Chef featured in high on the hog with the dinners and techniques commemorating James Hemmings.
People are so stupid.
Do people not realize that gentrification (real, or otherwise) actually increases property values? Y’know, the property values of the same people who are protesting the “gentrification” of their 'hood?
Evolution has failed us. Obviously.
The location was essentially vacant for decades per the article. It’s an investment in the neighborhood. I never got to go to Hatchet Hall - I’d like to try it out.
Not everyone owns property, in fact most do not, so while property value increases do benefit homeowners, many longtime residents are set to be priced out. This can and should be considered violence, because often developers swoop in around this time hedging bets on neighborhoods and many cannot live there any longer.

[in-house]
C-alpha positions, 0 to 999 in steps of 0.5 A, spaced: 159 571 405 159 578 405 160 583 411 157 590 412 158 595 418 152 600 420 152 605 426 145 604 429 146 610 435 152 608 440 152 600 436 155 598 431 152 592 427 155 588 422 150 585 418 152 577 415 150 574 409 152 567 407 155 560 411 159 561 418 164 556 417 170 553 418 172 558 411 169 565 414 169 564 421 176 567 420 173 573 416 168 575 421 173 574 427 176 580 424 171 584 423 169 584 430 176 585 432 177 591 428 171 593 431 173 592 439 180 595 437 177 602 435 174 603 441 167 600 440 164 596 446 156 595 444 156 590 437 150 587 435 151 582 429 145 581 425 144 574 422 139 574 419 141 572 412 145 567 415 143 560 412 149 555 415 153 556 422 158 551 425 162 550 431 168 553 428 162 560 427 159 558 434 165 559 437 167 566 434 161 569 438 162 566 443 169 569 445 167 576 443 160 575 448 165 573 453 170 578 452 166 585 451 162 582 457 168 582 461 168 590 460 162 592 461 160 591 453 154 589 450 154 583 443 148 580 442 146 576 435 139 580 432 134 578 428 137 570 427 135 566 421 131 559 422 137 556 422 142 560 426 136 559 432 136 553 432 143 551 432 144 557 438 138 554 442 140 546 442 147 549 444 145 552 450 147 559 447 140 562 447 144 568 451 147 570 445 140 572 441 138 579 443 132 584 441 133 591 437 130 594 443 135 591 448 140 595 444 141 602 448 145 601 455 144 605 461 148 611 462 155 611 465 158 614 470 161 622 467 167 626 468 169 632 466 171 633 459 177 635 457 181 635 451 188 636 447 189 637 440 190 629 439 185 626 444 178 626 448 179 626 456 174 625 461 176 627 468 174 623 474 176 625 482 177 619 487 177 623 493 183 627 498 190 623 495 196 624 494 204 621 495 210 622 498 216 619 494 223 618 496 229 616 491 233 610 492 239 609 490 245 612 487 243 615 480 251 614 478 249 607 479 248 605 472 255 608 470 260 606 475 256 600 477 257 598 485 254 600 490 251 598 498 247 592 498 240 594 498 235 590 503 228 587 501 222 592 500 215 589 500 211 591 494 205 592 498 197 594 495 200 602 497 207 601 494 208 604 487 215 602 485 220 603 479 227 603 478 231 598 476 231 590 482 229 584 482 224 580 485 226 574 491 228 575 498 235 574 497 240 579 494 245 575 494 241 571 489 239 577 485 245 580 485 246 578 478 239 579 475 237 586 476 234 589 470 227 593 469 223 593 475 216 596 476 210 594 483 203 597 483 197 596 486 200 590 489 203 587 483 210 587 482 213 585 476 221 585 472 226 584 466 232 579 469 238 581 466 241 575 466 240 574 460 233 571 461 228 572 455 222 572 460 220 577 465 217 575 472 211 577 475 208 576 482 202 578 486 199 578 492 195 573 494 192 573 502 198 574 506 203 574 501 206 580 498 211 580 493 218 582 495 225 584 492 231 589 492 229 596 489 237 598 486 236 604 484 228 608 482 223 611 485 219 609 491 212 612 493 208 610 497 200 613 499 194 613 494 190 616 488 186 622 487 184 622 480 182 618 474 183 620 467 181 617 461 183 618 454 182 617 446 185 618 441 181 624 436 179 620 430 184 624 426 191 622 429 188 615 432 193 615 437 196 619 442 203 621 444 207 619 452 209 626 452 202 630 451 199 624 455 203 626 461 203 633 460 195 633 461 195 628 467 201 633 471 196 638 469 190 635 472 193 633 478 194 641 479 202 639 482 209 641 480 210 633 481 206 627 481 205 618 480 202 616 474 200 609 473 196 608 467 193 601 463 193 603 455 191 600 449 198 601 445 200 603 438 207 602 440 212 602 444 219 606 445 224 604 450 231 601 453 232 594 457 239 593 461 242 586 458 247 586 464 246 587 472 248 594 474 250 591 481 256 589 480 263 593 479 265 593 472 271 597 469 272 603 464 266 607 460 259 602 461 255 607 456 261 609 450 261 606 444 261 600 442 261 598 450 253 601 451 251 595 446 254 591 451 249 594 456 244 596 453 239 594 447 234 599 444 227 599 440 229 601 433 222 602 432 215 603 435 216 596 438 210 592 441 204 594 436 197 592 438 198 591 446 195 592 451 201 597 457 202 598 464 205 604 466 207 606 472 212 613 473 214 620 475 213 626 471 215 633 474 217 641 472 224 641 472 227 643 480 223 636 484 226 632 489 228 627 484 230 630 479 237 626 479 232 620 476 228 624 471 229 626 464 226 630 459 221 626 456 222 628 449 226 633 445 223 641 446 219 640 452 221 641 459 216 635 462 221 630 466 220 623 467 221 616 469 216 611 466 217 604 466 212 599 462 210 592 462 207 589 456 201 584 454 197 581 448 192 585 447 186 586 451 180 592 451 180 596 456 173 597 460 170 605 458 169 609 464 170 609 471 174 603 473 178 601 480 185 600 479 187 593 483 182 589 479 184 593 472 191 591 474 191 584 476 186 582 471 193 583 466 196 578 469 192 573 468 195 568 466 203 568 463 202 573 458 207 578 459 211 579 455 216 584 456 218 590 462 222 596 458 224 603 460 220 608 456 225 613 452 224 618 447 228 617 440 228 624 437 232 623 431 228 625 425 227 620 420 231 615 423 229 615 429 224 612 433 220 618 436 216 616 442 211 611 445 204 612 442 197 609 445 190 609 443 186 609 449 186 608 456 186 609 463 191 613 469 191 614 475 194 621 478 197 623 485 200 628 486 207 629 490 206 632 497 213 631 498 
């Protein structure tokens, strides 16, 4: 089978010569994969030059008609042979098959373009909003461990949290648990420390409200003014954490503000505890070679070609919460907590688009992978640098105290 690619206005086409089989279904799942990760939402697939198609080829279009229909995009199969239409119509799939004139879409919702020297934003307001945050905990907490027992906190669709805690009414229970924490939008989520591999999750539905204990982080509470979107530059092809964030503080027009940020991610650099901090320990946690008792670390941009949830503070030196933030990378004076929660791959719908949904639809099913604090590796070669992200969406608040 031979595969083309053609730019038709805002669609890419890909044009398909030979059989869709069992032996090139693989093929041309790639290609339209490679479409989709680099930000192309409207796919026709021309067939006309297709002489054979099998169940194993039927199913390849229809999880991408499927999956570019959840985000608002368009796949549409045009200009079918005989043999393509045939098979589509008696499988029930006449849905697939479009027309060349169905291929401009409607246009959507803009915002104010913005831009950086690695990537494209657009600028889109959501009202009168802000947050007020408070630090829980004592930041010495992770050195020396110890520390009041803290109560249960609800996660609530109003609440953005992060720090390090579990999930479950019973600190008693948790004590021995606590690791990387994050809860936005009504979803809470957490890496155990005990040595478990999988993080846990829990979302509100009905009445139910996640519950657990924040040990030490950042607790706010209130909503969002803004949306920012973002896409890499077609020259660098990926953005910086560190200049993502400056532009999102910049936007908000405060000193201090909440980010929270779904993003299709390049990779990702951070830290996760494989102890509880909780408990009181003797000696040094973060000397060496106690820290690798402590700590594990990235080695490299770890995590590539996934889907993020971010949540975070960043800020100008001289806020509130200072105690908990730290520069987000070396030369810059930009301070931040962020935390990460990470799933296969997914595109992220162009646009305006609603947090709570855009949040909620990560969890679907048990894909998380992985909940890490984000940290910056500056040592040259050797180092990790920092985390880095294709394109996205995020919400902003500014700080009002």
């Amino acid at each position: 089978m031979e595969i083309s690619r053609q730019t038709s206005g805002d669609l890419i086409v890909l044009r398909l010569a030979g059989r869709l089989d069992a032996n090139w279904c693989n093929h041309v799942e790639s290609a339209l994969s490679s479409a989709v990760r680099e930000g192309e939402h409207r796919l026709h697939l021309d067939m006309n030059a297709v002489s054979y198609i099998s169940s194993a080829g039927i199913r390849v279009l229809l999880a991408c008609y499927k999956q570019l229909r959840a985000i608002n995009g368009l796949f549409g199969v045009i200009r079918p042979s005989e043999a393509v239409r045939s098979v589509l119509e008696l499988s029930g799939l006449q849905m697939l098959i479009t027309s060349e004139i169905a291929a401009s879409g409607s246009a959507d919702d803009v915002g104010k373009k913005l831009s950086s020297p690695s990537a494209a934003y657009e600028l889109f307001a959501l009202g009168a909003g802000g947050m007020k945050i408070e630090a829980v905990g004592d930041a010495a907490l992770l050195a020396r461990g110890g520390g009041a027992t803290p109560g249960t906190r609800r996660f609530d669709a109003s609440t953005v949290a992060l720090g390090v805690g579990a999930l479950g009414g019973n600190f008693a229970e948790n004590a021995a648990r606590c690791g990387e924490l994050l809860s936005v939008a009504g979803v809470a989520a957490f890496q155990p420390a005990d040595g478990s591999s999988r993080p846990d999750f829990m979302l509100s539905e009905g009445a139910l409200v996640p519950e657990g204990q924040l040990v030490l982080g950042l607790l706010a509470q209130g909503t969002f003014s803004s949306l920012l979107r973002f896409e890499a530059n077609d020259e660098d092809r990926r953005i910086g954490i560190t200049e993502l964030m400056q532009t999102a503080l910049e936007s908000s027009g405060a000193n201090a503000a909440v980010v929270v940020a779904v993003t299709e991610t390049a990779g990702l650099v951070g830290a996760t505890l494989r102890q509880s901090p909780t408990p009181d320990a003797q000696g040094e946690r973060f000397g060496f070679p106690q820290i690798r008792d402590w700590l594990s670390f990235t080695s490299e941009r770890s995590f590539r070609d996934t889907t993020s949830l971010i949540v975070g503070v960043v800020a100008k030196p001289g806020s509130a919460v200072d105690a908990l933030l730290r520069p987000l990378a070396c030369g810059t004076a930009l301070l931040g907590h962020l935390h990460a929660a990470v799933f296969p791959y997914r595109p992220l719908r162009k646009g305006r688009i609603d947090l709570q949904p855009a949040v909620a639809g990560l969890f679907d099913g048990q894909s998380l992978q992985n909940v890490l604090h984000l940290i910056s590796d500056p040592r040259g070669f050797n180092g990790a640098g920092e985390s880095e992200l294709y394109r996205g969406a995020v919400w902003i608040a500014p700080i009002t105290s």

I doubt any of the people at this protest are the homeowners seeing their property values increasing. Hence, not stupid. Protecting your family and your community is not fucking stupid.
My personal feelings are protests and picketing are fair game but the property damage is not and undermines the legitimate points of other folks.
I agree that property damage is not great in a vacuum, but unfortunately this does not exist in a vacuum. A lot of what is happening during gentrification is violent, and is violence directly on people… graffiti should be measured against that, not against a zero starting point, if that makes sense. I wish someone who was there and lives there and is living through that violence could comment here because it is important to listen to them. Their voices are out there if any are interested to follow up.
Yes I believe this will be an ongoing news story to follow.
I’m sorry, I may have missed it, but specifically what acts of violence were committed by the opening of this restaurant Dunsmoor?